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Distracted driving causes accidents with teen drivers

Portraying victims of a drunk driving crash, senior Emily Harrison cries over victim Hannah Pittman during Shattered Dreams. Accidents also can occur form distracted driving.

Casey Casselberry

Portraying victims of a drunk driving crash, senior Emily Harrison cries over victim Hannah Pittman during Shattered Dreams. Accidents also can occur form distracted driving.

Emma Sipple, Web Editor

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As summer starts, teen car crash fatalities increase throughout the summer months and driving while distracted remains the cause for teen crashes and fatalities. This summer and beyond, make sure to stay off your phone while driving.

According to a report by the AAA Foundation for traffic safety, teen crash rates are higher than any other age group, and since they are driving more in the summer it is important to be mindful on the road. The study also found 66 percent of people killed and 67 percent of people injured in crashes involving a teen driver were other than the teens themselves by analyzing data from police reports from drivers aged 15-19 from 1994-2013.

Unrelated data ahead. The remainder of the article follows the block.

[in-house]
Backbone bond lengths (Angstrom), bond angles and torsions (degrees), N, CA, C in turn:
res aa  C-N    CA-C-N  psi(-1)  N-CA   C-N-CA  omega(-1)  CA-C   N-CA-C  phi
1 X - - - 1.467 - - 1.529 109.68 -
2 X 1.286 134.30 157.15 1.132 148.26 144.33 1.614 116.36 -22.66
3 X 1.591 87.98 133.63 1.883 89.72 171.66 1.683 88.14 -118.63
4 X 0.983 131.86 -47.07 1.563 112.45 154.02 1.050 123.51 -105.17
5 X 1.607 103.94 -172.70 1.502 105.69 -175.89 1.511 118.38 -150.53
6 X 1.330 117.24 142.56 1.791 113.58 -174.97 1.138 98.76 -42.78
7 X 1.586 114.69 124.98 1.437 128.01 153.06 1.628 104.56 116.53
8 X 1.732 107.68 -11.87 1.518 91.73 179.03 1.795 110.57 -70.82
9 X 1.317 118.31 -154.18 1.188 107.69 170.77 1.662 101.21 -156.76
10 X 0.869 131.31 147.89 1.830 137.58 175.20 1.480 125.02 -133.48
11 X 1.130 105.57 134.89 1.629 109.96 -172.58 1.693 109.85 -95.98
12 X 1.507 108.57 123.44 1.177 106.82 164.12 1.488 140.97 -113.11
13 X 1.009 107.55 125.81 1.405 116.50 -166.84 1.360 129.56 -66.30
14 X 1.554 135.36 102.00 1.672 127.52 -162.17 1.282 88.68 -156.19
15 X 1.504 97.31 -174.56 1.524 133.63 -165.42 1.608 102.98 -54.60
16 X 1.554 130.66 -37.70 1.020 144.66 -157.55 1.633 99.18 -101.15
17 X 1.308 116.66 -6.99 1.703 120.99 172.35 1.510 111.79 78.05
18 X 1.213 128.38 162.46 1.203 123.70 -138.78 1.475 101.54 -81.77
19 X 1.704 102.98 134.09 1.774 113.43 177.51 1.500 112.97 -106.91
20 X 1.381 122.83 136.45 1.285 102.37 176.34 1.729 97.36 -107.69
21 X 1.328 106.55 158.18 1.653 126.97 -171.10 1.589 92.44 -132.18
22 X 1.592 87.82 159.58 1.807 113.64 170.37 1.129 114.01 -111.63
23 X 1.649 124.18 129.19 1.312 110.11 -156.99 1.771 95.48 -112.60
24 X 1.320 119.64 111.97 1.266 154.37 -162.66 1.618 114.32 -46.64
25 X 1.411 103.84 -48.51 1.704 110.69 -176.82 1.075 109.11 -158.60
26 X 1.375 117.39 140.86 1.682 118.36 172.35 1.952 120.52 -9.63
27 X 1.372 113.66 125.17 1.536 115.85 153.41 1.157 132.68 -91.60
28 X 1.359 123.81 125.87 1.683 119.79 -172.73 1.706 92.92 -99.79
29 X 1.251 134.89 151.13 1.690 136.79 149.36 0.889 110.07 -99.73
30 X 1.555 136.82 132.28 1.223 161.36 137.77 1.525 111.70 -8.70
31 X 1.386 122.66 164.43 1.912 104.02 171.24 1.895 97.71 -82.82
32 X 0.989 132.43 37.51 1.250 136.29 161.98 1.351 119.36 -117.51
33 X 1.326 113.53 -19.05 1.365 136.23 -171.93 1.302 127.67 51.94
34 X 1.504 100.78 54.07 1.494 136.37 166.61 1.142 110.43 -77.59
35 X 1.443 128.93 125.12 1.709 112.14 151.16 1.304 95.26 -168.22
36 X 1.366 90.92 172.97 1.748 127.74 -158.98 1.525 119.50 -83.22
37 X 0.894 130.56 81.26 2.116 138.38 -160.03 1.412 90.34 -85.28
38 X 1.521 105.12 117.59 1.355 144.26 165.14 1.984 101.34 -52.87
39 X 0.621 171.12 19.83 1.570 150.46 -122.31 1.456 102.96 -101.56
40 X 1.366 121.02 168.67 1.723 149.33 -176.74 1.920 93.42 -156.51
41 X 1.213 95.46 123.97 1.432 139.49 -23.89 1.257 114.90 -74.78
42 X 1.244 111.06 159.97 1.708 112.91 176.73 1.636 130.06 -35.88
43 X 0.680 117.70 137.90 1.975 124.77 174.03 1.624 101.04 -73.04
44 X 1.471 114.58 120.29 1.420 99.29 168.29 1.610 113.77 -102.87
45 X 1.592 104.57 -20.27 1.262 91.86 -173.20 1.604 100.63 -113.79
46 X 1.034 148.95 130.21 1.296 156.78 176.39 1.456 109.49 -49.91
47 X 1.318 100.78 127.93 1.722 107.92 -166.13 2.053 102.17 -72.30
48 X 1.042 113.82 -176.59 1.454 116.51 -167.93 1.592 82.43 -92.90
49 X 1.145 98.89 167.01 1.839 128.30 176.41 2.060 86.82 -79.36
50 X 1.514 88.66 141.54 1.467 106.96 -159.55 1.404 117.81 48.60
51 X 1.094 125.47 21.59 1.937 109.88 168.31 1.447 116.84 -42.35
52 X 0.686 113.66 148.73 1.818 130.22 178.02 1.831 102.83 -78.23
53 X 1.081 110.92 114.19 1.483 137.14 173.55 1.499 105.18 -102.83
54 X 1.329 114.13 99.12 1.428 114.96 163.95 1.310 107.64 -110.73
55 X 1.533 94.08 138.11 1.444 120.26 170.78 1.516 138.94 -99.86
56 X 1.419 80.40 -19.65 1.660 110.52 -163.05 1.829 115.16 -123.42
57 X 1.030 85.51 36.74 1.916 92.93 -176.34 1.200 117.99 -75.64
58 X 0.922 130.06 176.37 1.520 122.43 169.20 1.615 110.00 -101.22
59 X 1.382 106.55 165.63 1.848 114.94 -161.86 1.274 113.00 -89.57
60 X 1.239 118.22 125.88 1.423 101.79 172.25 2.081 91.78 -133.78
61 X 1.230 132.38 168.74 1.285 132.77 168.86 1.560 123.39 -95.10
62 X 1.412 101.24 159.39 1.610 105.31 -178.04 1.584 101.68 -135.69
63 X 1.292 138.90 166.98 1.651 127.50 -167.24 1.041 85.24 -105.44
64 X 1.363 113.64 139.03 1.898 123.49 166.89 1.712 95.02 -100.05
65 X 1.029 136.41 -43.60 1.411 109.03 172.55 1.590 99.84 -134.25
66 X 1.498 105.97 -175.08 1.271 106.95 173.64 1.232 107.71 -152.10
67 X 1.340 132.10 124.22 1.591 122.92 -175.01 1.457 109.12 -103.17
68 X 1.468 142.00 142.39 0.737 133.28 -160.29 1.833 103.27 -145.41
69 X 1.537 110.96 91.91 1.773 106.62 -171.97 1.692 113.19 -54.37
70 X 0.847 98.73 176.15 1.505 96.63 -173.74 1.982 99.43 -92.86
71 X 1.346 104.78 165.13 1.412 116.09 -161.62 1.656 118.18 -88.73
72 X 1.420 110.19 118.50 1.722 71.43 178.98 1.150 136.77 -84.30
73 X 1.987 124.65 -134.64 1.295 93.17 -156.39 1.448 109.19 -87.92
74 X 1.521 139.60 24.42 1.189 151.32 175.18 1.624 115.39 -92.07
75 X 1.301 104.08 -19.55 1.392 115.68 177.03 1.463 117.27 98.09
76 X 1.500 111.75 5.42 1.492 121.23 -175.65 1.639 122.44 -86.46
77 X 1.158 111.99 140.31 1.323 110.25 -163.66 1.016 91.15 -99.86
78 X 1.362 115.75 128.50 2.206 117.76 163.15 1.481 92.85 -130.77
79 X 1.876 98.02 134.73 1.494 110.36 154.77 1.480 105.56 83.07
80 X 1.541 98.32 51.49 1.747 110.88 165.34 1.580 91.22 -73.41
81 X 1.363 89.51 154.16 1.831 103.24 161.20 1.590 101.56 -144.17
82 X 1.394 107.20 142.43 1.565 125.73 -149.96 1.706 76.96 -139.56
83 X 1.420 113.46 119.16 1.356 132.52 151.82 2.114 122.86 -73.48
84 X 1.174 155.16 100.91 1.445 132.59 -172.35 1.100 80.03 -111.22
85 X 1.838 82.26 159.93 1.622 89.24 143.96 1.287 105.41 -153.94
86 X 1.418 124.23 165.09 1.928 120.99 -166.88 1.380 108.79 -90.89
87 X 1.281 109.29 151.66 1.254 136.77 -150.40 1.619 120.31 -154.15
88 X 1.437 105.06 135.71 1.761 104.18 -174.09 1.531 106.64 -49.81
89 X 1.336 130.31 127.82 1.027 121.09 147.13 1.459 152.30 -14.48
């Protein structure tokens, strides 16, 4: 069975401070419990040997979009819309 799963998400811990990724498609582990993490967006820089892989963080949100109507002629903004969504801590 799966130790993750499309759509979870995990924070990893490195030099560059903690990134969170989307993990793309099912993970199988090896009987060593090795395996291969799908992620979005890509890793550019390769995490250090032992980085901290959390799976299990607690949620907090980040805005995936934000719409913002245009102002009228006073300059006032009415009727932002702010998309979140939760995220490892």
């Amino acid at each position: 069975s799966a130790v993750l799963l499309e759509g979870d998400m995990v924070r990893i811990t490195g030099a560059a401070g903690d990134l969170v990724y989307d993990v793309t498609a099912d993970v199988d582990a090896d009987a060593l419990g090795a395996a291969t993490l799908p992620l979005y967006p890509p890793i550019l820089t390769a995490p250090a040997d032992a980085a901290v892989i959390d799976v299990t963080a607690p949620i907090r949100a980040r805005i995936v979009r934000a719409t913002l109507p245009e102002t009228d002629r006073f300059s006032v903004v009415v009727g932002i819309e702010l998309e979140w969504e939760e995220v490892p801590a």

Teens behind the wheel are distracted by their phones as one in four teens say they text and drive and two thirds of  teens admit to using apps while driving according to a report by Zack Hedrick of News 4 San Antonio. The teenagers learned these habits from their parents and practice them in their own cars. These habits are dangerous, Hedrick’s report calling the day after Memorial Day the start of the 100 Deadliest Days for teens.

There are those who believe they are still alert even while on their phones. They are not as the fractions of a second where their eyes are off the road can cause fatal accidents. Simply placing your  cellphone in the  glove box or in a bag in the backseat can turn the tide of distracted driving. A text or a snap are not worth your life or some one else’s.

 

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